I learned that if you put a drop of water on the face of your anvil then smack a hot shoe on top of it with a three-pound hammer it cracks like a gunshot and makes kids step away from the forge to a safer distance.
I learned that a piece of steel can be tempered in the right fire—or burn to a crinkle if left in too long.
Bill taught me that the rule of thumb was that five times the price of a haircut was a fair price for a shoeing job if you didn’t have to light the forge or draw a clip.
I discovered that singing calms many an otherwise rambunctious horse—probably because it calms the horse shoer.
I learned not to rush things and the importance of the tiniest detail from the very beginning of a job.
Bill loved the old proverb and recited at least once a week, usually with a bunch of nails clenched between his teeth:
For want of a nail the shoe was lost;
For want of a shoe the horse was lost;
For want of a horse the battle was lost;
For failure in battle the kingdom was lost—
All for the want of a horseshoe nail.
I moved the anvil the other day and noticed a piece of tape sticking out from the bottom. My youngest son’s name was written on it. He’s living with us for the summer, working an armored car route to earn money for college. He smiled when I asked him about the tape.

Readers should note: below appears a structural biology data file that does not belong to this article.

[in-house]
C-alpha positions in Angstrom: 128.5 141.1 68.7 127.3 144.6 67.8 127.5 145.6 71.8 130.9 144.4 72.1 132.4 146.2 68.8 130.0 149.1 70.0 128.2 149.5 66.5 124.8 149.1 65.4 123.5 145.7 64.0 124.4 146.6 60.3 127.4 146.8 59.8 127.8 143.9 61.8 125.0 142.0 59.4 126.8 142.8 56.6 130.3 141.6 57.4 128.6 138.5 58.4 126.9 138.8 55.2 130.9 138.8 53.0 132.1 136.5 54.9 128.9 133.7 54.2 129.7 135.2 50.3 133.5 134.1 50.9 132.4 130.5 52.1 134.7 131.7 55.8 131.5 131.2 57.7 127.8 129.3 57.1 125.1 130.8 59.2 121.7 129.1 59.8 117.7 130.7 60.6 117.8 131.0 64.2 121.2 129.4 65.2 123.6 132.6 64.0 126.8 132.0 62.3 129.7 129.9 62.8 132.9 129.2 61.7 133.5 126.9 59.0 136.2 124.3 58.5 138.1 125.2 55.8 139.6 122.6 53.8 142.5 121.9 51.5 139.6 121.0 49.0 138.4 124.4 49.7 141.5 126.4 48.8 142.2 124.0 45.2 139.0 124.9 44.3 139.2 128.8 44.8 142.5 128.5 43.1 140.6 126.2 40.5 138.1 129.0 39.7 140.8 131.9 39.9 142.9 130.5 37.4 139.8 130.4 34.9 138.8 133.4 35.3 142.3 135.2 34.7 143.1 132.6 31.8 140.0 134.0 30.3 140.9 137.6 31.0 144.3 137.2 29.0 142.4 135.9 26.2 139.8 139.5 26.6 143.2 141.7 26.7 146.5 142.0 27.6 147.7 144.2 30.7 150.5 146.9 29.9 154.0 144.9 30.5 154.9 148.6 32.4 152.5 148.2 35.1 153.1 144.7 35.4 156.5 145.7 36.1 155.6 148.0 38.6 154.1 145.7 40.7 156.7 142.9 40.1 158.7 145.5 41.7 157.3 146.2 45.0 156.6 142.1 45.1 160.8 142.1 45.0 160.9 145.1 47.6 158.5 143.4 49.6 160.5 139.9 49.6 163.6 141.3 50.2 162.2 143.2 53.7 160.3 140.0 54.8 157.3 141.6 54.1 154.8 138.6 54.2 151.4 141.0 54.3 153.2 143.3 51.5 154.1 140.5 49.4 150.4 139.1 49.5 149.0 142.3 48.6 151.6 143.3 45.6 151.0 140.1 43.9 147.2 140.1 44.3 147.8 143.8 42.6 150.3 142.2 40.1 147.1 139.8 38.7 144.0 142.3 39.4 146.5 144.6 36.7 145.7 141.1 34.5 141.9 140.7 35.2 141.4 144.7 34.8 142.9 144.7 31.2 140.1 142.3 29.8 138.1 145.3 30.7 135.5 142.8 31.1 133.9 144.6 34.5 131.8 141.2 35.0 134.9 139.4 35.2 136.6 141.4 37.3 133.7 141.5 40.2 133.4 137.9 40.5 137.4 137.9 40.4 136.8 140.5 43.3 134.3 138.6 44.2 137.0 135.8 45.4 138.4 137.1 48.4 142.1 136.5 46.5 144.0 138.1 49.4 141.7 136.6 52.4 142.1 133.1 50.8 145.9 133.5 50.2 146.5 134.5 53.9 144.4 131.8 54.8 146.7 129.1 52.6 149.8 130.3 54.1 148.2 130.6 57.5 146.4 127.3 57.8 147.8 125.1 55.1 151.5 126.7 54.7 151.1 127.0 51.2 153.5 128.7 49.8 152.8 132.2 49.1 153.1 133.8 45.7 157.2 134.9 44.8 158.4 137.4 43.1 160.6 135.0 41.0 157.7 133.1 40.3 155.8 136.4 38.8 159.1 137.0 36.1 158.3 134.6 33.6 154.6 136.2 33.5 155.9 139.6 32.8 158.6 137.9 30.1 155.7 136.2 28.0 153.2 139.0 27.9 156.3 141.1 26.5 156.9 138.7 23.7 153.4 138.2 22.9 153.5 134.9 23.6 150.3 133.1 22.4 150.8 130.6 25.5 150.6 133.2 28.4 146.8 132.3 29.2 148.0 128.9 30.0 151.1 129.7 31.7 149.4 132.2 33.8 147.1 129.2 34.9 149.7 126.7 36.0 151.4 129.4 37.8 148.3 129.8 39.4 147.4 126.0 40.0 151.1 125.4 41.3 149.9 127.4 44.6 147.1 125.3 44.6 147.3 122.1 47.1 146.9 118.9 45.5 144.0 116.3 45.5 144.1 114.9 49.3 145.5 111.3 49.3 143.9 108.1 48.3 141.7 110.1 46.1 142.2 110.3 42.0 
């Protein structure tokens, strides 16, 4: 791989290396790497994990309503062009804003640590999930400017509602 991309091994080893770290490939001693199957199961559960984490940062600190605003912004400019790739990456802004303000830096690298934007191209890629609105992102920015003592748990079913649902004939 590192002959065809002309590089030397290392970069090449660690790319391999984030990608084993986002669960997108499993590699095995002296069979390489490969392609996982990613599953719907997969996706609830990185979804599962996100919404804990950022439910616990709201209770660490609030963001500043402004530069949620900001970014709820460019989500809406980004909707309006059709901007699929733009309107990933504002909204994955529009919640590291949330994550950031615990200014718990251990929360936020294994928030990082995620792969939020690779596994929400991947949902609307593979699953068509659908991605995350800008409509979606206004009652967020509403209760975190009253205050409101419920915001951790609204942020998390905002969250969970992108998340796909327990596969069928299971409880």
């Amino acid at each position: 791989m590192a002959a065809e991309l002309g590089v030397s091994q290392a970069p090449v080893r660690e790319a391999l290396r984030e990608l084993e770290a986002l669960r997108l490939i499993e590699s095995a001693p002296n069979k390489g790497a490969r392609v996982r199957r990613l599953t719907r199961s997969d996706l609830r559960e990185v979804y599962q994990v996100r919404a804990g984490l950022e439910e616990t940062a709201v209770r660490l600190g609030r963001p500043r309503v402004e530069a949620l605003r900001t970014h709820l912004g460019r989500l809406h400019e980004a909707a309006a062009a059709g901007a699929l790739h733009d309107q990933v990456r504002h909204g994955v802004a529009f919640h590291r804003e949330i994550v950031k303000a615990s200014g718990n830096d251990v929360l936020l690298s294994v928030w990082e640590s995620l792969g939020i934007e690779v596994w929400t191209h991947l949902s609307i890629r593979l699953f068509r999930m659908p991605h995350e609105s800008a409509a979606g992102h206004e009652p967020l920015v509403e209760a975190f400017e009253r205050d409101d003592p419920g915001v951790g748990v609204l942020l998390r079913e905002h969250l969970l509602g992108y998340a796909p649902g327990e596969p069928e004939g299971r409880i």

“That anvil is cool, Dad.” He said. “I want to have it after you die, so I put my name on it.”
Odd, I know, but that nearly brought me to tears. My son thinks my anvil is a cool as I do…
I drove my last nail through a shoe on someone else’s horse about ten years after I apprenticed with Bill. I was finally able to make a living with my head higher than my butt—Not sure if I ever became what Bill would call a smart man, but shoeing horses certainly taught me a lot.
Marc Cameron is a retired Chief Deputy US Marshal and 29-year law enforcement veteran. His short stories have appeared in BOYS’ LIFE Magazine and the Saturday Evening Post. He has published nine novels, six of them Westerns (several as a ghost writer and two under his pen name, Mark Henry). His present Jericho Quinn series—NATIONAL SECURITY, ACT OF TERROR and STATE OF EMERGENCY features an adventure motorcyclist, Air Force OSI agent and renaissance man who spends his days sorting out his life and kicking terrorist butt. Marc lives in Alaska with his beautiful bride and BMW motorcycle.